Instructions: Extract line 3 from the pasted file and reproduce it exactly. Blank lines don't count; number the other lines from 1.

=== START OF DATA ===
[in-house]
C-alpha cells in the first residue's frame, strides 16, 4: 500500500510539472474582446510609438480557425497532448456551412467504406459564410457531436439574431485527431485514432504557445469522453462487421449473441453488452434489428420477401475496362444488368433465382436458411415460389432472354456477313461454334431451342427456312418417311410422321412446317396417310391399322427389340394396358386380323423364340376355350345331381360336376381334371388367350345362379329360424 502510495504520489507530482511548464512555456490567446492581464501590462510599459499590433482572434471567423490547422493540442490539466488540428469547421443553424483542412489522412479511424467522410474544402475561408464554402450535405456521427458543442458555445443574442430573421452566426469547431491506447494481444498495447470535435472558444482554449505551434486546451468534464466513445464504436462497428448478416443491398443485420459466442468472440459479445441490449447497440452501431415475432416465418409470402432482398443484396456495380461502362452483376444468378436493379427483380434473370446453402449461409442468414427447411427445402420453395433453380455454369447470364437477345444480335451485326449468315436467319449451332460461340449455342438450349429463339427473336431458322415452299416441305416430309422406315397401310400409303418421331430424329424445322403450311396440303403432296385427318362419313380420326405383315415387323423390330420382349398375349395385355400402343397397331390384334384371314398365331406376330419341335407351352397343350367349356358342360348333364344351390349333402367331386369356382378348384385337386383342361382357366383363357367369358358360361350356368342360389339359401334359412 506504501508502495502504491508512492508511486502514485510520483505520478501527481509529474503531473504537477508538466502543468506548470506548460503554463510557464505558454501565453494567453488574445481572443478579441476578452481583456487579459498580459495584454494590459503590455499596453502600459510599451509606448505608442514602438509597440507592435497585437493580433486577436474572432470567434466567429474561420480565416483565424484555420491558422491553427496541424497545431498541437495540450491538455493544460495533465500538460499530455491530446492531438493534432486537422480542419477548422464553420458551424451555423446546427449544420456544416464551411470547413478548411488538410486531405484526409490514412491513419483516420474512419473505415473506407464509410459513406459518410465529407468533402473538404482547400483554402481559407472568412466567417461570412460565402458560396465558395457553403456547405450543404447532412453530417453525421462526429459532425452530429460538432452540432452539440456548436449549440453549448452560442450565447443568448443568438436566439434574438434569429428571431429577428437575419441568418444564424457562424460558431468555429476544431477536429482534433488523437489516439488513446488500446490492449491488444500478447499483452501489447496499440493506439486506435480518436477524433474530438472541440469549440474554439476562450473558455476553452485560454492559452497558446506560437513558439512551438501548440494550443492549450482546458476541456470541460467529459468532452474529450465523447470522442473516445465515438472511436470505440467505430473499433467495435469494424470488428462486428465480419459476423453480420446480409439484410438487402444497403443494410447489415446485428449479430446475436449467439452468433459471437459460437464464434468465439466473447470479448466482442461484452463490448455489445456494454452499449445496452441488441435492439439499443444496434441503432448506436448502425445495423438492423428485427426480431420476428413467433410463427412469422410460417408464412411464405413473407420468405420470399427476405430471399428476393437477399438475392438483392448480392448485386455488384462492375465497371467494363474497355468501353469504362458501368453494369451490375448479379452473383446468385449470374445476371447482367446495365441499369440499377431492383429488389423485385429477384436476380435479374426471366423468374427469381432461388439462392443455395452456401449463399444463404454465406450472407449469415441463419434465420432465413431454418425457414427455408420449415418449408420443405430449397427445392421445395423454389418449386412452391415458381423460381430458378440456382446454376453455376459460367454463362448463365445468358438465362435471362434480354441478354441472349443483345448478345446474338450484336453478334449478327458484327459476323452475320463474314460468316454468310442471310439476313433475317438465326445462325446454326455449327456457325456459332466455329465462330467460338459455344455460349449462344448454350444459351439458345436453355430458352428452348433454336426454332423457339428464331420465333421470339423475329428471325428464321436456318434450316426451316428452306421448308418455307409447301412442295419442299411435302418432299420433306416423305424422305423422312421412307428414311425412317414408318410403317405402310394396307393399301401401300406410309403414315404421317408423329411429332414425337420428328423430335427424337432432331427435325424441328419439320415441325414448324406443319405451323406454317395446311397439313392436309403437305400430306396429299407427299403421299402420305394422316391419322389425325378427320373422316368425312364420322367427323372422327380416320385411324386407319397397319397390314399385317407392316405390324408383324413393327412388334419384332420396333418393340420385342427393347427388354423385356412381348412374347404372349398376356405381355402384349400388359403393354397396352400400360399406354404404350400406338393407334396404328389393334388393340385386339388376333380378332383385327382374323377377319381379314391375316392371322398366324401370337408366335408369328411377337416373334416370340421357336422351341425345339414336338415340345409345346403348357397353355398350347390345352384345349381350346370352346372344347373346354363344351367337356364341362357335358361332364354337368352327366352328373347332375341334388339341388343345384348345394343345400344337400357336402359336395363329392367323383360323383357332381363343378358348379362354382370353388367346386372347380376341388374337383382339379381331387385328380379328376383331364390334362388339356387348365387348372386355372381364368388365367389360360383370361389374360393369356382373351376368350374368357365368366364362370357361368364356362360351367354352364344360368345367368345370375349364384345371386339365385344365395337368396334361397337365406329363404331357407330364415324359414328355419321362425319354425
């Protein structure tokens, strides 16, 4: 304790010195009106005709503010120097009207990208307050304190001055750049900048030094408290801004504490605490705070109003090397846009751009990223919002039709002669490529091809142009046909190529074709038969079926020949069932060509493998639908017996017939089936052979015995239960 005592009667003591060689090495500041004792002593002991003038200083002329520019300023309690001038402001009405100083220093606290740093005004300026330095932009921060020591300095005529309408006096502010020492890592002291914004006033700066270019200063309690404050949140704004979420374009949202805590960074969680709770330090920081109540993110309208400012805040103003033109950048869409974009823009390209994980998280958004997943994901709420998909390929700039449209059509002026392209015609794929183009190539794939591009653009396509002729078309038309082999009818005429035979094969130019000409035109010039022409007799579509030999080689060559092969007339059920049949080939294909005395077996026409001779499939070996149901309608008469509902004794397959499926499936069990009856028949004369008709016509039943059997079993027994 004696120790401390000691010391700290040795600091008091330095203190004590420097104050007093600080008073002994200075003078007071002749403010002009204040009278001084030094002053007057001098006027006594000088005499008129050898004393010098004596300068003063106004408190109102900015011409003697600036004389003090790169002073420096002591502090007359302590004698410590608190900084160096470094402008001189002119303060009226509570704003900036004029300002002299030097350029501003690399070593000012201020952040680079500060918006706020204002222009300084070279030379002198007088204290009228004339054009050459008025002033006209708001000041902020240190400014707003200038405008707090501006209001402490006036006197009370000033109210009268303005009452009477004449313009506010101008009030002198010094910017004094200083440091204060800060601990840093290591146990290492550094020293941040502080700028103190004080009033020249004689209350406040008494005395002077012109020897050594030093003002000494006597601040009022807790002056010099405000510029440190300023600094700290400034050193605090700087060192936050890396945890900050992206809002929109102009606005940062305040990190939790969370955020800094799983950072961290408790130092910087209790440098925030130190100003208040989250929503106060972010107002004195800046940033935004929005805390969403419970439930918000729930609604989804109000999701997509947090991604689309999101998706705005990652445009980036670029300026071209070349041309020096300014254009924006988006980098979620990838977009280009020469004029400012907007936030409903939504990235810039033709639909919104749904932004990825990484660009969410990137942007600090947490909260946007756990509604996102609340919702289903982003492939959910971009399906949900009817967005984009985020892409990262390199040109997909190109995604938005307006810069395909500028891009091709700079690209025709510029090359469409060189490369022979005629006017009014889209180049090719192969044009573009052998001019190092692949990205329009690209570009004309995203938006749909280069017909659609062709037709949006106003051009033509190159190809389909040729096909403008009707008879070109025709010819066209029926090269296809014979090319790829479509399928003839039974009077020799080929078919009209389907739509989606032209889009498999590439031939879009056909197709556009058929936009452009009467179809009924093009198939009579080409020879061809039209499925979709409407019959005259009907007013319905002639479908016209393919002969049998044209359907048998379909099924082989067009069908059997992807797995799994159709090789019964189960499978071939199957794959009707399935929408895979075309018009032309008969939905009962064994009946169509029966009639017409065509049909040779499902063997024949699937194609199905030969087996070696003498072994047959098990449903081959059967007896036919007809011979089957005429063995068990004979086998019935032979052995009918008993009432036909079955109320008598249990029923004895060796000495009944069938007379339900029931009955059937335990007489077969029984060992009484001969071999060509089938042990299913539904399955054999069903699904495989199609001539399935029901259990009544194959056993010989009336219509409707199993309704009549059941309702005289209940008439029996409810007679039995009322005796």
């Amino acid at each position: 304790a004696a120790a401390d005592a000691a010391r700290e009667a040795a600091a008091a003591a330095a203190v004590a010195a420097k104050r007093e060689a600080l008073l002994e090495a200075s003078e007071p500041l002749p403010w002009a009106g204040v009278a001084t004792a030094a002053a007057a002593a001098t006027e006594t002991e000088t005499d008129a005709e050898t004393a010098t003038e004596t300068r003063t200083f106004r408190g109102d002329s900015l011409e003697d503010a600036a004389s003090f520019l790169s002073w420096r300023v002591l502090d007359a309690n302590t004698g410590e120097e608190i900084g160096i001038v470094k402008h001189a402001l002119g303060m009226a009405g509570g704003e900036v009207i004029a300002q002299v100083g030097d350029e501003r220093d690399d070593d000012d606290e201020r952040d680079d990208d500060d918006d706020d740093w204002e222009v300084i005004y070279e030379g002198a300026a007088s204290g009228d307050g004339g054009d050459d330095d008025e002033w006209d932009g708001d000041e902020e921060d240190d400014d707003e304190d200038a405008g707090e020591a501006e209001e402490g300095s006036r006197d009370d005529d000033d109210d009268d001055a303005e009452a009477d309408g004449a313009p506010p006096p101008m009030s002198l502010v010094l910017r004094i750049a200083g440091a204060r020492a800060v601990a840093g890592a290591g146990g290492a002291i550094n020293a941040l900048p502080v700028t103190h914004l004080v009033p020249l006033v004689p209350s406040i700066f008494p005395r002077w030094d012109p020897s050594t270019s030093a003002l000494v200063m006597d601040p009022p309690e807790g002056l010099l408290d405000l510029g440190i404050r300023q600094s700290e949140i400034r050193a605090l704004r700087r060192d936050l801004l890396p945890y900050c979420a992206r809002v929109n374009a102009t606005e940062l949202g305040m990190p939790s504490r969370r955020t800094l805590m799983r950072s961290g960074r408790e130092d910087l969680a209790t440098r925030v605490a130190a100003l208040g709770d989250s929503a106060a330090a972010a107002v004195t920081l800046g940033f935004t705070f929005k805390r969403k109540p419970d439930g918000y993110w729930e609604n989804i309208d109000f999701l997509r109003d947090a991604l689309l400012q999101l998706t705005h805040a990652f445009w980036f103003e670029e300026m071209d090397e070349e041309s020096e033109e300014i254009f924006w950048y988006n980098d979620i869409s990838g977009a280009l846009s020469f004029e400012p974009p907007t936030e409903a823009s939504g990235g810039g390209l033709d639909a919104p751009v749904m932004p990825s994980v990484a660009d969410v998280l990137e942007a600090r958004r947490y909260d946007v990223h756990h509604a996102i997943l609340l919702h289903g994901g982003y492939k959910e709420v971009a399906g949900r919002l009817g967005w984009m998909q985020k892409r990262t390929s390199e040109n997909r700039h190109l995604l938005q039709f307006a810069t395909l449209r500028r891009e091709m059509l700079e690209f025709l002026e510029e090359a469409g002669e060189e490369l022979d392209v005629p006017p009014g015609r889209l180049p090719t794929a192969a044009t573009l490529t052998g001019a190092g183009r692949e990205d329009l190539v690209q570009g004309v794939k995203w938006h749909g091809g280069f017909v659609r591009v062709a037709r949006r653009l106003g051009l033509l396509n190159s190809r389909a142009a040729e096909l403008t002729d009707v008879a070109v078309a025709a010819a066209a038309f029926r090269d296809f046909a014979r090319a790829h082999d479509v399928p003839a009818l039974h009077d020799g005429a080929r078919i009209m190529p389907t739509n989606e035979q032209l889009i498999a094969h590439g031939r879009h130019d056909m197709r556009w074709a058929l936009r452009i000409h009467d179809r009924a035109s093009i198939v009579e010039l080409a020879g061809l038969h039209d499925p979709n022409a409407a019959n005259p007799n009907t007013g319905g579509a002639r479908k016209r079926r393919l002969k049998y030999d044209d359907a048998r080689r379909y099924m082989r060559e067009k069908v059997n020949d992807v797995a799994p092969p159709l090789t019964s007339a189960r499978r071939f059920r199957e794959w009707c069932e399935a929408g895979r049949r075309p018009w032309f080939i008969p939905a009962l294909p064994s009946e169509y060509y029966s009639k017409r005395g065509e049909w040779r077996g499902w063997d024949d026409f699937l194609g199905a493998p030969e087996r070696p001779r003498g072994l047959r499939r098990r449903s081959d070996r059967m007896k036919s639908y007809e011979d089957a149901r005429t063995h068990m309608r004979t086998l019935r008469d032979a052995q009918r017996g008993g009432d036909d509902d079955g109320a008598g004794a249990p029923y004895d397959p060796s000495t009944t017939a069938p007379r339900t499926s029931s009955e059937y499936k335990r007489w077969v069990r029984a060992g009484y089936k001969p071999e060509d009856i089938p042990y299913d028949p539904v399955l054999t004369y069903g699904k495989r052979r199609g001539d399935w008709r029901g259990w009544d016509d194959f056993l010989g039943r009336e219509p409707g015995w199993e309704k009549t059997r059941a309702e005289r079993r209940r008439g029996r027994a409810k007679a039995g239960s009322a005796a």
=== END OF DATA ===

């Protein structure tokens, strides 16, 4: 304790010195009106005709503010120097009207990208307050304190001055750049900048030094408290801004504490605490705070109003090397846009751009990223919002039709002669490529091809142009046909190529074709038969079926020949069932060509493998639908017996017939089936052979015995239960 005592009667003591060689090495500041004792002593002991003038200083002329520019300023309690001038402001009405100083220093606290740093005004300026330095932009921060020591300095005529309408006096502010020492890592002291914004006033700066270019200063309690404050949140704004979420374009949202805590960074969680709770330090920081109540993110309208400012805040103003033109950048869409974009823009390209994980998280958004997943994901709420998909390929700039449209059509002026392209015609794929183009190539794939591009653009396509002729078309038309082999009818005429035979094969130019000409035109010039022409007799579509030999080689060559092969007339059920049949080939294909005395077996026409001779499939070996149901309608008469509902004794397959499926499936069990009856028949004369008709016509039943059997079993027994 004696120790401390000691010391700290040795600091008091330095203190004590420097104050007093600080008073002994200075003078007071002749403010002009204040009278001084030094002053007057001098006027006594000088005499008129050898004393010098004596300068003063106004408190109102900015011409003697600036004389003090790169002073420096002591502090007359302590004698410590608190900084160096470094402008001189002119303060009226509570704003900036004029300002002299030097350029501003690399070593000012201020952040680079500060918006706020204002222009300084070279030379002198007088204290009228004339054009050459008025002033006209708001000041902020240190400014707003200038405008707090501006209001402490006036006197009370000033109210009268303005009452009477004449313009506010101008009030002198010094910017004094200083440091204060800060601990840093290591146990290492550094020293941040502080700028103190004080009033020249004689209350406040008494005395002077012109020897050594030093003002000494006597601040009022807790002056010099405000510029440190300023600094700290400034050193605090700087060192936050890396945890900050992206809002929109102009606005940062305040990190939790969370955020800094799983950072961290408790130092910087209790440098925030130190100003208040989250929503106060972010107002004195800046940033935004929005805390969403419970439930918000729930609604989804109000999701997509947090991604689309999101998706705005990652445009980036670029300026071209070349041309020096300014254009924006988006980098979620990838977009280009020469004029400012907007936030409903939504990235810039033709639909919104749904932004990825990484660009969410990137942007600090947490909260946007756990509604996102609340919702289903982003492939959910971009399906949900009817967005984009985020892409990262390199040109997909190109995604938005307006810069395909500028891009091709700079690209025709510029090359469409060189490369022979005629006017009014889209180049090719192969044009573009052998001019190092692949990205329009690209570009004309995203938006749909280069017909659609062709037709949006106003051009033509190159190809389909040729096909403008009707008879070109025709010819066209029926090269296809014979090319790829479509399928003839039974009077020799080929078919009209389907739509989606032209889009498999590439031939879009056909197709556009058929936009452009009467179809009924093009198939009579080409020879061809039209499925979709409407019959005259009907007013319905002639479908016209393919002969049998044209359907048998379909099924082989067009069908059997992807797995799994159709090789019964189960499978071939199957794959009707399935929408895979075309018009032309008969939905009962064994009946169509029966009639017409065509049909040779499902063997024949699937194609199905030969087996070696003498072994047959098990449903081959059967007896036919007809011979089957005429063995068990004979086998019935032979052995009918008993009432036909079955109320008598249990029923004895060796000495009944069938007379339900029931009955059937335990007489077969029984060992009484001969071999060509089938042990299913539904399955054999069903699904495989199609001539399935029901259990009544194959056993010989009336219509409707199993309704009549059941309702005289209940008439029996409810007679039995009322005796």